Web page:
|Bid||38.17 x 800|
|Ask||38.17 x 21500|
|Day's Range||38.13 - 38.58|
|52 Week Range||26.80 - 39.70|
|Beta (3Y Monthly)||0.58|
|PE Ratio (TTM)||17.12|
|Earnings Date||Jan 29, 2020|
|Forward Dividend & Yield||2.04 (5.34%)|
|1y Target Est||39.02|
Leveraging 5G Ultra Wideband network, Verizon (VZ) partners with Sony to promote next-gen live sports viewing experience with excellent wireless connectivity, low-latency and high-definition video.
Days after Chief Financial Officer John Stephens said AT&T might issue stock shares, the company unveiled a proposed offering of a series of that type of stock. Its completion depends on certain factors, such as market conditions, the Dallas company announced Thursday. “AT&T intends to use the net proceeds of the offering for general corporate purposes,” it said in the statement.
Moody's Investors Service (Moody's) affirmed AT&T Inc.'s ratings (AT&T), including the Baa2 senior unsecured rating and the Prime-2 commercial paper rating, and assigned a Ba1 rating to its planned new Series A Perpetual Preferred Stock (preferred stock). AT&T intends to use the net proceeds for general corporate purposes, which Moody's believes may include the repurchase of its common stock under its ongoing share repurchase program.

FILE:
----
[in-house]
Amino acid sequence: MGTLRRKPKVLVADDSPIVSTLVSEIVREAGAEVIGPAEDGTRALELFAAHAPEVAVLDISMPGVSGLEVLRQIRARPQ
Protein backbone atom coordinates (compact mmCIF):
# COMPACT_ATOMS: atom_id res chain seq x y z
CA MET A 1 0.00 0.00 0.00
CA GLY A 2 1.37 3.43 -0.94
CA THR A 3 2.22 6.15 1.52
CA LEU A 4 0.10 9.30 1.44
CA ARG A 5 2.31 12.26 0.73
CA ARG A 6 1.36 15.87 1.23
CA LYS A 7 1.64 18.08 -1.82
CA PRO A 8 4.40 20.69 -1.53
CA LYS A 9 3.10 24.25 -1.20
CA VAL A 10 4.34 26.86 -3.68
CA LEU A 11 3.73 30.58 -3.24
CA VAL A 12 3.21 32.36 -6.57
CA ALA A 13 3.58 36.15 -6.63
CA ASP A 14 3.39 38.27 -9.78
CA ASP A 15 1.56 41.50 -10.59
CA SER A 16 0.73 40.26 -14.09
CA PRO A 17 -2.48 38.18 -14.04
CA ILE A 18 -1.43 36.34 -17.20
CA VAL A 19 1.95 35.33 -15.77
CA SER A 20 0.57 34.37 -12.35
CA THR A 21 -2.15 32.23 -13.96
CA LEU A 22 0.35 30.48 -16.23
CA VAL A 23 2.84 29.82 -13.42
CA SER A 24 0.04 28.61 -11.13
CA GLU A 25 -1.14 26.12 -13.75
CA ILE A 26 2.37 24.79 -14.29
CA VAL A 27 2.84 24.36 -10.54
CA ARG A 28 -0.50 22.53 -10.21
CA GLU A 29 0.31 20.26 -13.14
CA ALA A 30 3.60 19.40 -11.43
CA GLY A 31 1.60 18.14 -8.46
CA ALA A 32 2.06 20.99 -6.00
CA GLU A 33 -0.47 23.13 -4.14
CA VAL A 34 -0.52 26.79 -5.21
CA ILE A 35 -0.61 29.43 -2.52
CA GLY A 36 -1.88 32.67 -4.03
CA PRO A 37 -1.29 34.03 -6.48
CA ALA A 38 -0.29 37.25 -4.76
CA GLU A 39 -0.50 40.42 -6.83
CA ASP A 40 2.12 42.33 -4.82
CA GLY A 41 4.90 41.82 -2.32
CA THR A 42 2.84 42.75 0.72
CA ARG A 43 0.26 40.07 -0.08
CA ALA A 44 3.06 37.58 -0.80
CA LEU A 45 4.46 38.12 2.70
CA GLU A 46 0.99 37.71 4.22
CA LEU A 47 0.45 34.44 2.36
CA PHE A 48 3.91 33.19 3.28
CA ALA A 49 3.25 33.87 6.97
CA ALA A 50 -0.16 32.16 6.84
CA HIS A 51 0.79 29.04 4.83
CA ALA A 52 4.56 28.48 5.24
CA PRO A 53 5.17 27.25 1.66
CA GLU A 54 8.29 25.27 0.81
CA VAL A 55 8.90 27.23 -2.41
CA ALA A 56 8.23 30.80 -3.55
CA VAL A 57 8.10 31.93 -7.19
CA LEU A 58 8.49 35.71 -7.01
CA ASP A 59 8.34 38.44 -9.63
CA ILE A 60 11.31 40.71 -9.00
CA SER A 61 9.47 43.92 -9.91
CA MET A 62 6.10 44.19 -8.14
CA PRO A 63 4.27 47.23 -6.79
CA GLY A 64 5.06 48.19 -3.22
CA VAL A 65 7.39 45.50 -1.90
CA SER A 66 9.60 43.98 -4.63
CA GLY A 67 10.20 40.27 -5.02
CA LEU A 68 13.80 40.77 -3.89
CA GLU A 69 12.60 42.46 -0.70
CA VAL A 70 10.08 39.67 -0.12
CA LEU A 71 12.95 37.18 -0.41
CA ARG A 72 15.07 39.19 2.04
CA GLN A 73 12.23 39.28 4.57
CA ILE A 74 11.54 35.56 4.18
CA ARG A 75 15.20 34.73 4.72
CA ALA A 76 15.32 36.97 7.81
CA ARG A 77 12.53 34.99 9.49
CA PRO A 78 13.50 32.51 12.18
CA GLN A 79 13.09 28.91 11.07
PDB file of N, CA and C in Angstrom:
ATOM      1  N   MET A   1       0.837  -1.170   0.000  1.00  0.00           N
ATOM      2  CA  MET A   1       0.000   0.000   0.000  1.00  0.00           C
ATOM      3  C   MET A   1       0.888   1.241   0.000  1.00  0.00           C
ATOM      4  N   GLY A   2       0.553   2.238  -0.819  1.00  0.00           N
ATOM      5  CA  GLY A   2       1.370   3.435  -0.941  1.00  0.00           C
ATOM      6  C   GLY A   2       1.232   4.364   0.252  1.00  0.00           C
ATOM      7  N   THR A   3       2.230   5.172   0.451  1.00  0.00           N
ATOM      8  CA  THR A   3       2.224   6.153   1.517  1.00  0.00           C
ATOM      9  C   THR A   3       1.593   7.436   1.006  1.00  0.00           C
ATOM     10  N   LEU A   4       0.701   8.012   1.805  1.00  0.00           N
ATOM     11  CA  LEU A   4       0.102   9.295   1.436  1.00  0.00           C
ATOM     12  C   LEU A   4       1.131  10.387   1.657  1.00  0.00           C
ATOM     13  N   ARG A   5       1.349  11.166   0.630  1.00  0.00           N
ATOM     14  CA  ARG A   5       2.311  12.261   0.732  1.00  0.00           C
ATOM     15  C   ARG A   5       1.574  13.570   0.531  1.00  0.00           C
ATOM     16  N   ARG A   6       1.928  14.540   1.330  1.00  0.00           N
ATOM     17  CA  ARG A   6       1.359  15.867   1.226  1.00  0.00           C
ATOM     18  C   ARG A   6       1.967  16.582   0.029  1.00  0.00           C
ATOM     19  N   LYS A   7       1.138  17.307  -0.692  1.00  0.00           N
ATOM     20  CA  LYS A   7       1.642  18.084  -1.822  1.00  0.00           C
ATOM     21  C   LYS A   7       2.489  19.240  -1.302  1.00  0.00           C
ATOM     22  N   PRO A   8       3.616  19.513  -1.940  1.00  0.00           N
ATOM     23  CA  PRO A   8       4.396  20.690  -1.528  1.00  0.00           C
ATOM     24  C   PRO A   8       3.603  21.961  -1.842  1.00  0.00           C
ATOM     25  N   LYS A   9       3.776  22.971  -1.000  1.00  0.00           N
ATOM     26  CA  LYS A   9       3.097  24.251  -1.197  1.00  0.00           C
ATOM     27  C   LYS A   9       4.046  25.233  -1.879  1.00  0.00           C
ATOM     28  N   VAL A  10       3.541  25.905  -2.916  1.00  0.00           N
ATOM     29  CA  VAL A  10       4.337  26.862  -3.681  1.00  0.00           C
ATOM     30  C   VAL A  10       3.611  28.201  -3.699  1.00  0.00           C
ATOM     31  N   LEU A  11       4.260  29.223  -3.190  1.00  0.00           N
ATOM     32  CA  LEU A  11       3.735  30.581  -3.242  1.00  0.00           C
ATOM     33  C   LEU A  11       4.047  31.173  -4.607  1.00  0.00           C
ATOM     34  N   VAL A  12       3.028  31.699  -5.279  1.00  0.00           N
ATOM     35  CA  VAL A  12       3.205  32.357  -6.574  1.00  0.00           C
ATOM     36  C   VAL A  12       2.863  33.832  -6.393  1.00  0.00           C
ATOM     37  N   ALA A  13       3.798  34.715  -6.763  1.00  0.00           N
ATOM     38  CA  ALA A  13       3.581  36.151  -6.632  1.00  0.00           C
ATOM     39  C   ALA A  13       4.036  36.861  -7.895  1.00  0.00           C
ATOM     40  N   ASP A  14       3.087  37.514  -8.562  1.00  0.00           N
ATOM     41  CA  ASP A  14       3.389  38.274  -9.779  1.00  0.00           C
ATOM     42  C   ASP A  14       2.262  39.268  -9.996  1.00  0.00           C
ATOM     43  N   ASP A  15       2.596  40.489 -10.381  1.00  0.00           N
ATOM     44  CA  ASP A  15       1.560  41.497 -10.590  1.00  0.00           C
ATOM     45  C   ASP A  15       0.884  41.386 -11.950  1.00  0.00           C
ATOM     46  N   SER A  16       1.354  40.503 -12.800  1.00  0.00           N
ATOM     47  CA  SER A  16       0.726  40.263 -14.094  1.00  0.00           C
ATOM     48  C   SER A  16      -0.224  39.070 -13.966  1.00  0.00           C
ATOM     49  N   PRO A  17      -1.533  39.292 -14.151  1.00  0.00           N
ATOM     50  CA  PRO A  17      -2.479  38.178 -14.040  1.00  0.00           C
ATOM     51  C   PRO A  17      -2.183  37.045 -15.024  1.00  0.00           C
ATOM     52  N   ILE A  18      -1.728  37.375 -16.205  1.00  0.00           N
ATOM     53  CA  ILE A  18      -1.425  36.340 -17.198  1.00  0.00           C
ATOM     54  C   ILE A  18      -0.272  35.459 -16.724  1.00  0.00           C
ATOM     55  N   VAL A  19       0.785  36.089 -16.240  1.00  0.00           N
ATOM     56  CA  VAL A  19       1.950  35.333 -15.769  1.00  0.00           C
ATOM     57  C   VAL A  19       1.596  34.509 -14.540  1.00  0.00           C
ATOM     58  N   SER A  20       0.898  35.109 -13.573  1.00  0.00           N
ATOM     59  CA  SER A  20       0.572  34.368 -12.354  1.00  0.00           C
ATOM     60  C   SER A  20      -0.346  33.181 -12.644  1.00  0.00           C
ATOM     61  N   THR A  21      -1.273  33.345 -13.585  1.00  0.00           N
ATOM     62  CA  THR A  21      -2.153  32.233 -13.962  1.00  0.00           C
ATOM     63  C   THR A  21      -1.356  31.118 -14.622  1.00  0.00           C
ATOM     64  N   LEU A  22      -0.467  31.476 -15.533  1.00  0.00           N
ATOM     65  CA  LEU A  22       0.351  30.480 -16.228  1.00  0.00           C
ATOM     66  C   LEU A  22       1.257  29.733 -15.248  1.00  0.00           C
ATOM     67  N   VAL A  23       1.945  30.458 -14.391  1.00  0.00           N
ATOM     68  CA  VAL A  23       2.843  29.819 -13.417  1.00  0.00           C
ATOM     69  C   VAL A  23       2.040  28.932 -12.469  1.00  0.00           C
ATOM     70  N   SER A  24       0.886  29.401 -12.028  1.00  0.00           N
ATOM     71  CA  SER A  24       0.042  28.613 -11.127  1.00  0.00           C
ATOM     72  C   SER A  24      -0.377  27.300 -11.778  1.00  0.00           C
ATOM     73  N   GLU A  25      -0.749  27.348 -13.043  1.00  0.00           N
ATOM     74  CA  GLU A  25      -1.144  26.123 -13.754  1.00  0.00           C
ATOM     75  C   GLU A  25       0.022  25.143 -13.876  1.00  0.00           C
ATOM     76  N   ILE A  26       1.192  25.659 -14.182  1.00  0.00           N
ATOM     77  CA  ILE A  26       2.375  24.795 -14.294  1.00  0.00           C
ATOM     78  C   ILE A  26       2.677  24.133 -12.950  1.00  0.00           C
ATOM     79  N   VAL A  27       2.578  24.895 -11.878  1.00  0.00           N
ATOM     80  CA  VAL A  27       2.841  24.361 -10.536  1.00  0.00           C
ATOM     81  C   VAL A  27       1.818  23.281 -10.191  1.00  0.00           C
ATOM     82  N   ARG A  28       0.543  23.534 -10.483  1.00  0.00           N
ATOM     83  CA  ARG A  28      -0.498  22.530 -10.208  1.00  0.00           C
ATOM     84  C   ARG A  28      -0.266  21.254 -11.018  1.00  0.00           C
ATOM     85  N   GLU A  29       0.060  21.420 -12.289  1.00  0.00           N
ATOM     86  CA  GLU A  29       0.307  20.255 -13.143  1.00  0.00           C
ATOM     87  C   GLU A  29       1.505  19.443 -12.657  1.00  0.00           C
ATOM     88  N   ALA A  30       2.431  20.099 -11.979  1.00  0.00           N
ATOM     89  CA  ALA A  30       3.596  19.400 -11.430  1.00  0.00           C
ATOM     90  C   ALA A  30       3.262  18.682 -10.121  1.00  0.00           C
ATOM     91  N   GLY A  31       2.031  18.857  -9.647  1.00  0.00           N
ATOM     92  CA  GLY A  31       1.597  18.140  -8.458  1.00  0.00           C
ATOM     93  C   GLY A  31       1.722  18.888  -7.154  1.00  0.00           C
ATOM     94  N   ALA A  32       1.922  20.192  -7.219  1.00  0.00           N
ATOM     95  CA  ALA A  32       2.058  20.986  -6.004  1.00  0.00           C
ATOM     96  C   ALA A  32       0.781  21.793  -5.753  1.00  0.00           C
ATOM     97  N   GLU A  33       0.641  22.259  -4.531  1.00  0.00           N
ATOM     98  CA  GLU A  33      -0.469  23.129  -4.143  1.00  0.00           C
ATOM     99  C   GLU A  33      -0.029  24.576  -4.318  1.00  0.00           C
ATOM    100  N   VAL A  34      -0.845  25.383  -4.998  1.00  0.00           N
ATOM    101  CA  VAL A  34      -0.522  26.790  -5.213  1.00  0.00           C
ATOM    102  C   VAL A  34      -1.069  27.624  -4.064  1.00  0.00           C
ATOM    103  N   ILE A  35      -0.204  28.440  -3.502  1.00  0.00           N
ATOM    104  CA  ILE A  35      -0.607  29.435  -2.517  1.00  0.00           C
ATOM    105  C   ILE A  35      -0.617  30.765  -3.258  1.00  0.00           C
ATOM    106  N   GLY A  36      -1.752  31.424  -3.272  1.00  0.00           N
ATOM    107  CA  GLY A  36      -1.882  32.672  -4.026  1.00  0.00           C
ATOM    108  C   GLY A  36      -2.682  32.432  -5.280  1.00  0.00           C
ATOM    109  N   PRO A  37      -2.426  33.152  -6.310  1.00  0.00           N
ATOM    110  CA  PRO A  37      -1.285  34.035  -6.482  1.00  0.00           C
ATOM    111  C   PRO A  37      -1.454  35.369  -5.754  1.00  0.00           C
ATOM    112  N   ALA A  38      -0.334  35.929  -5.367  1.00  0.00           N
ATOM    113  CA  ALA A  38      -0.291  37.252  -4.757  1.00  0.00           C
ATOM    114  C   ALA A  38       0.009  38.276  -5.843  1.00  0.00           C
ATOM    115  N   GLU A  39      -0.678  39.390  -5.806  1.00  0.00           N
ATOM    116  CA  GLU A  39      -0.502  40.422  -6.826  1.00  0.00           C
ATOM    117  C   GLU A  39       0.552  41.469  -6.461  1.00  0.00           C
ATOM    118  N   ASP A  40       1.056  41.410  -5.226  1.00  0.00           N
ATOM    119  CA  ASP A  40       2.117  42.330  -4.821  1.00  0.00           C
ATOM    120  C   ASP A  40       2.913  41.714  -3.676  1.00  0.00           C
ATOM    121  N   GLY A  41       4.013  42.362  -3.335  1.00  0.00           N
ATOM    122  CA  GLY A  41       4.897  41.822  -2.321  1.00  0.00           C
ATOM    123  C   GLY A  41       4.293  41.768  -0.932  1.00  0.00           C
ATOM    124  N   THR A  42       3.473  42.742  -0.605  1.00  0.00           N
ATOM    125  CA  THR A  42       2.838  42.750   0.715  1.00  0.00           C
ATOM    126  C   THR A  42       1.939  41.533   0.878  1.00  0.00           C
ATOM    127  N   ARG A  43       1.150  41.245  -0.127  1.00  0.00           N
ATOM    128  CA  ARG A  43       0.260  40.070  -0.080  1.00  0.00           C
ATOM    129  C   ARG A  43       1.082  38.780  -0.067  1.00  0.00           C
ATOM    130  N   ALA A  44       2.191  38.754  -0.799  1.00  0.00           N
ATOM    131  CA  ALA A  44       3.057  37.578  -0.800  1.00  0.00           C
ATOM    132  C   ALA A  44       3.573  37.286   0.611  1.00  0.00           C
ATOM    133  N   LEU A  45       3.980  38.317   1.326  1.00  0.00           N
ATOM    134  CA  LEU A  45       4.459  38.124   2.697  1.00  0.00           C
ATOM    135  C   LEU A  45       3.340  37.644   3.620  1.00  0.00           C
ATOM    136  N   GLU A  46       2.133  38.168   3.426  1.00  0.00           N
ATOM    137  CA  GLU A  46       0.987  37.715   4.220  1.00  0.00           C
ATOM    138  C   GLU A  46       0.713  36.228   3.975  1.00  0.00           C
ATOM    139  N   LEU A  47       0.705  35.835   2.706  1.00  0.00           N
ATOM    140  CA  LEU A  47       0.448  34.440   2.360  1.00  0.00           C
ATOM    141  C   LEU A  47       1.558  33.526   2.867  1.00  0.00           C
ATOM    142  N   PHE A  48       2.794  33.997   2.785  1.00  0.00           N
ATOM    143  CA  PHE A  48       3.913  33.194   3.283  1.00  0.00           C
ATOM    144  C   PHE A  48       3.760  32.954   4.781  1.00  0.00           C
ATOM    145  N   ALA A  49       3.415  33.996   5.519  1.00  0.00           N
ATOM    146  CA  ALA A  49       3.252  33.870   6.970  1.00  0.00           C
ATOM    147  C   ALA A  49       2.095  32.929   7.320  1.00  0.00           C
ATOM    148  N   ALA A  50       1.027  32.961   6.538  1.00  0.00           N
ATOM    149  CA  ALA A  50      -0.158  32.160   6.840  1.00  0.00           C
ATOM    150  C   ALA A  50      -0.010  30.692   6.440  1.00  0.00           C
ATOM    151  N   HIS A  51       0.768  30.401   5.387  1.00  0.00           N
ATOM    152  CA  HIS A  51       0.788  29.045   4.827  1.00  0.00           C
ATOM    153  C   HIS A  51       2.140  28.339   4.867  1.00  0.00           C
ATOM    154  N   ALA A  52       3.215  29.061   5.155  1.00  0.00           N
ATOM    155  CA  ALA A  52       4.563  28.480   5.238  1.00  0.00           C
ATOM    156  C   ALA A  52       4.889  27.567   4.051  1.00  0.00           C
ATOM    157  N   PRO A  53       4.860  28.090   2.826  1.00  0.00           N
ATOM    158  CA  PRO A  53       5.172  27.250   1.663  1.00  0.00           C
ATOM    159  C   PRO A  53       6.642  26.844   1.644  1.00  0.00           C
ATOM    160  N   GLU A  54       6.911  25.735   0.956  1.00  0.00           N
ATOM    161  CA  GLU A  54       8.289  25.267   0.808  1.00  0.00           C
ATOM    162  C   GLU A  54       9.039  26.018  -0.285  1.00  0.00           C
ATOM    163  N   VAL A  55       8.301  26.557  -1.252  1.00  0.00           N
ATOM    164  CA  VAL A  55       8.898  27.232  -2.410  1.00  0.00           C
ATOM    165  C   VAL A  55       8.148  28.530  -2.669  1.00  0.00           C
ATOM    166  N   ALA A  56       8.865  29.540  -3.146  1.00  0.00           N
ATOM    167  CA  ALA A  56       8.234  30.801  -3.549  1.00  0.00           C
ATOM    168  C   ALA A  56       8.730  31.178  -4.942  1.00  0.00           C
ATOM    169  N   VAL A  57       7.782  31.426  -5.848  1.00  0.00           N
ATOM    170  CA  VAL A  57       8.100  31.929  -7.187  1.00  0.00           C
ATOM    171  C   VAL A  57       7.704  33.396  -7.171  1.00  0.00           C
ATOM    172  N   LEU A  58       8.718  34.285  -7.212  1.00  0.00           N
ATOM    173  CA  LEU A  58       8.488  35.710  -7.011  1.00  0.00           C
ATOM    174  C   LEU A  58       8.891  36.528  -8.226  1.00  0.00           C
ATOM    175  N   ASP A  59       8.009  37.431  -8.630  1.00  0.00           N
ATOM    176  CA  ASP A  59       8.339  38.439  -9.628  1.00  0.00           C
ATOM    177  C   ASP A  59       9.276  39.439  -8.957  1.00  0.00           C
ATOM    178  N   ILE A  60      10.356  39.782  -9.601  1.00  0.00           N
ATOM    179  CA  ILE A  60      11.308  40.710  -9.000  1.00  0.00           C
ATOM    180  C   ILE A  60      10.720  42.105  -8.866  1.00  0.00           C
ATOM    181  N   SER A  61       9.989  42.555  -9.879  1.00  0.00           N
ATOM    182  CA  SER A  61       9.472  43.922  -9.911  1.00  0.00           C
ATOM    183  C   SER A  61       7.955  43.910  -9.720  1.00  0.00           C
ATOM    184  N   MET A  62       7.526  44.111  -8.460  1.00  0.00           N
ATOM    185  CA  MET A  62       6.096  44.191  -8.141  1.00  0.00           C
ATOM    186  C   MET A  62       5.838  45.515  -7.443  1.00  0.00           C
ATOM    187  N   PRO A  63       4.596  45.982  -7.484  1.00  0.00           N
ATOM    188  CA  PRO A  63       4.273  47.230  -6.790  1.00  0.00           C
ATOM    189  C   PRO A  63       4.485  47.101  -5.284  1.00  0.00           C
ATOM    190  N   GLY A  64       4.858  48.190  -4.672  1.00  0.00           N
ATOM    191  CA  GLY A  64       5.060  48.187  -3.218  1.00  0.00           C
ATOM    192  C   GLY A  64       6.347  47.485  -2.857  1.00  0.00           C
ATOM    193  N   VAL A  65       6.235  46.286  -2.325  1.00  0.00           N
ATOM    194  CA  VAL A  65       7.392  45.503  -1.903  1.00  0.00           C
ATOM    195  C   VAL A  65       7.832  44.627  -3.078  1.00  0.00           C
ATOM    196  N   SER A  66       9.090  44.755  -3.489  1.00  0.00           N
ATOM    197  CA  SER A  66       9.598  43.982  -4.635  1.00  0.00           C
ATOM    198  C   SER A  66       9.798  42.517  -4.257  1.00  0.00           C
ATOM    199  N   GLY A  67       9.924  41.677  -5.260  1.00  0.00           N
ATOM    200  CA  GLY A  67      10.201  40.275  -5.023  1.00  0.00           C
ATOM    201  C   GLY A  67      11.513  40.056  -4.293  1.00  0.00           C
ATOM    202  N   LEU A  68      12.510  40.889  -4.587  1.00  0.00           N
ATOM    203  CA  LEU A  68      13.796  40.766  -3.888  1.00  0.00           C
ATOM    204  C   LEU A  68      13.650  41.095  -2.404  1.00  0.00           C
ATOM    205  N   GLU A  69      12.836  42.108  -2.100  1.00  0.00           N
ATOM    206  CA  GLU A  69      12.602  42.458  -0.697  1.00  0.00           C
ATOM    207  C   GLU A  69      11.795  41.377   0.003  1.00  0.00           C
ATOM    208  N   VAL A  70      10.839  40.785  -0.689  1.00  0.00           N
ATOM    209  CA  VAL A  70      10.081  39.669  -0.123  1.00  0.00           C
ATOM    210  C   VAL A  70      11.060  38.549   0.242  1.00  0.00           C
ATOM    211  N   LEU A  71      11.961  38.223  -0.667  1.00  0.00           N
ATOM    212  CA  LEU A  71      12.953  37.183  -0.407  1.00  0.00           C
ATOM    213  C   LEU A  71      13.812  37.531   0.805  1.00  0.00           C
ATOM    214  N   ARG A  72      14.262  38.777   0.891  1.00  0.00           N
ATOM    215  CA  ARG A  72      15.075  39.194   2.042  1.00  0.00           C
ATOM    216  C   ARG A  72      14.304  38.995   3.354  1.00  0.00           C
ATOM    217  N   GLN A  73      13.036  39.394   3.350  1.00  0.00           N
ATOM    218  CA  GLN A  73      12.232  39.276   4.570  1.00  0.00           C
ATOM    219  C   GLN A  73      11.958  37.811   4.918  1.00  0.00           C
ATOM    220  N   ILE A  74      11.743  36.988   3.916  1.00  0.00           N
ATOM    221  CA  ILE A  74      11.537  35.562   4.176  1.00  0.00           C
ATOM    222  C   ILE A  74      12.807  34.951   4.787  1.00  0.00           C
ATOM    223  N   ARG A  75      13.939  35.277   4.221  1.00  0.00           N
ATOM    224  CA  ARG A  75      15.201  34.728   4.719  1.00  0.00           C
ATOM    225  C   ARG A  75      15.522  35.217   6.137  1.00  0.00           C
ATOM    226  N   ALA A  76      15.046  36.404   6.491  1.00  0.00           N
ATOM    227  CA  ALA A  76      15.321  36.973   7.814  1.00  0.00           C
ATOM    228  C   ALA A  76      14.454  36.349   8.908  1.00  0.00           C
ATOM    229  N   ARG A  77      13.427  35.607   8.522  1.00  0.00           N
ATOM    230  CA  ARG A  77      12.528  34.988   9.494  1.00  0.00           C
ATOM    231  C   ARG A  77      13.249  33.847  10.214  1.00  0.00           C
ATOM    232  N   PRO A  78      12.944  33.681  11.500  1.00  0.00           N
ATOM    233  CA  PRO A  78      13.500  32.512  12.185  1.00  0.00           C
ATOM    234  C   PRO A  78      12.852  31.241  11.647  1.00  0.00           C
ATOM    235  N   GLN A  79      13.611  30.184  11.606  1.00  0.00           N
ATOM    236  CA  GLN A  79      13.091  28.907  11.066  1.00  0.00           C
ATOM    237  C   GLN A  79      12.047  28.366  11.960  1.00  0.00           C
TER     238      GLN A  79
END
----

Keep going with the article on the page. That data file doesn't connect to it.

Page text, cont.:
(Bloomberg Opinion) -- The merger floodgates broke open five years ago, and now U.S. Senator Elizabeth Warren wants to close the hatch. Her proposed bill to substantially restrict big corporate tie-ups is more a presidential campaign statement than viable legislation — and it certainly won’t score her any more points with the Wall Street crowd — but she is calling attention to the maniacal pace of dealmaking in corporate America and the need to modernize antitrust laws that have permitted some recent problematic transactions.More than $7 trillion of takeovers of U.S. companies have been announced since this day in 2014 — 52,694 companies to be exact.(1) That compares with just $4.4 trillion of deals in the previous five-year period. The transactions grew over time as balance sheets flush with cash and income statements desperate for growth created a perfect storm, which more often than not was stoked by pliable regulators. The Walt Disney Co. acquired 21st Century Fox Inc.; Charter Communications Inc. bought Time Warner Cable Inc.; CVS Health Corp. took over Aetna Inc.; Marriott International Inc. merged with Starwood Hotels & Resorts Worldwide Inc.; and T-Mobile US Inc. is trying to buy Sprint Corp. Those are just some of the more recognizable names. Warren, one of the top-polling candidates heading into the Democratic primaries, wants to ban deals in which one company has annual revenue of more than $40 billion, or both businesses generate more than $15 billion in sales, according to a draft of the bill reviewed by Bloomberg News. (A notable exception would be companies facing insolvency.) That could effectively prevent every top airline, insurer, manufacturer, oil producer, retailer, technology platform and other conglomerates — perhaps even Warren Buffett’s M&A vehicle, Berkshire Hathaway Inc. — from making any acquisitions. It would sound the M&A death knell. The idea, however, is unlikely to gain broad support among lawmakers.Even so, it’s hard not to notice the rising drumbeat of politicians concerned about overreach by corporate giants, particularly those in the tech field. Senator Amy Klobuchar, another Democratic presidential candidate, plans to introduce separate antitrust legislation soon, Bloomberg News reported, citing a person familiar with the matter. (Michael Bloomberg, the founder and majority owner of Bloomberg LP, the parent of Bloomberg News and Bloomberg Opinion, is also campaigning for president.)For the Trump administration’s part, the U.S. Justice Department is already investigating whether tech giants — namely Apple Inc., Amazon.com Inc., Facebook Inc. and Google — are using their unchecked power to engage in harmful business practices. But as I wrote in July, if regulators are so concerned about protecting consumers from tech overreach, their glowing endorsement of T-Mobile’s takeover of Sprint is a funny way of showing it; it will shrink the U.S. wireless market from four to three major carriers and remove a company that’s helped to keep customer prices in check.Antitrust regulation under President Donald Trump has at times created questionable optics. Makan Delrahim, the Justice Department’s top antitrust enforcer, seemed to switch his stance on AT&T Inc.’s takeover of Time Warner Inc. as Trump railed against the deal. Time Warner was the parent of CNN, which Trump views as his personal nemesis. (I’ve argued that whatever the case, scrutiny of the megamerger was warranted considering the broad market power it gave to AT&T as media companies without such scale struggle to compete.) By comparison, Disney and Fox, which was controlled by Trump pal Rupert Murdoch, closed their megadeal with few regulatory hiccups. Warren has criticized other giant deals, such as the merger of SunTrust Banks Inc. and BB&T Corp. and the combination of seed makers Bayer AG and Monsanto Co. Given that they aren’t household names, though, most Americans are unfazed by or unaware of such deals, even though they may feel the effects later. Her bill would direct the government to take into account not just whether a merger will lead to higher prices but also what the impact might be on workers, privacy and industry innovation. To justify the cost of buying another large company, dealmakers tend to come up with ambitious estimates of synergies, a euphemism for layoffs. It’s clear that the meaning of “harm” needs to be expanded in the antitrust sense, and laws need to take a more holistic view of the potential consequences of M&A as the lines between industries continue to blur. The Big Tech factor also needs to be weighed, as some deals are being done in part to respond to companies like Amazon that are spreading their tentacles into new areas. On Wednesday, TV-network operators CBS Corp. and Viacom Inc. completed their own merger, a bid to cut costs and create more scale to compete against a new roster of even more powerful media giants: Amazon, Apple, AT&T and Disney. Even then, ViacomCBS Inc., as the merged entity is now called, may not be big enough, and so it may be only a matter of time before it gets swallowed. Warren’s overly broad proposal likely isn’t the answer. But Democrats do seem ready to at least try to rein in a market that’s gotten out of hand. For dealmakers, this may be last call at the M&A party.(1) Data compiled by Bloomberg as of Thursday morning. Excludes terminated deals.To contact the author of this story: Tara Lachapelle at email@example.comTo contact the editor responsible for this story: Daniel Niemi at firstname.lastname@example.orgThis column does not necessarily reflect the opinion of the editorial board or Bloomberg LP and its owners.Tara Lachapelle is a Bloomberg Opinion columnist covering the business of entertainment and telecommunications, as well as broader deals. She previously wrote an M&A column for Bloomberg News.For more articles like this, please visit us at bloomberg.com/opinion©2019 Bloomberg L.P.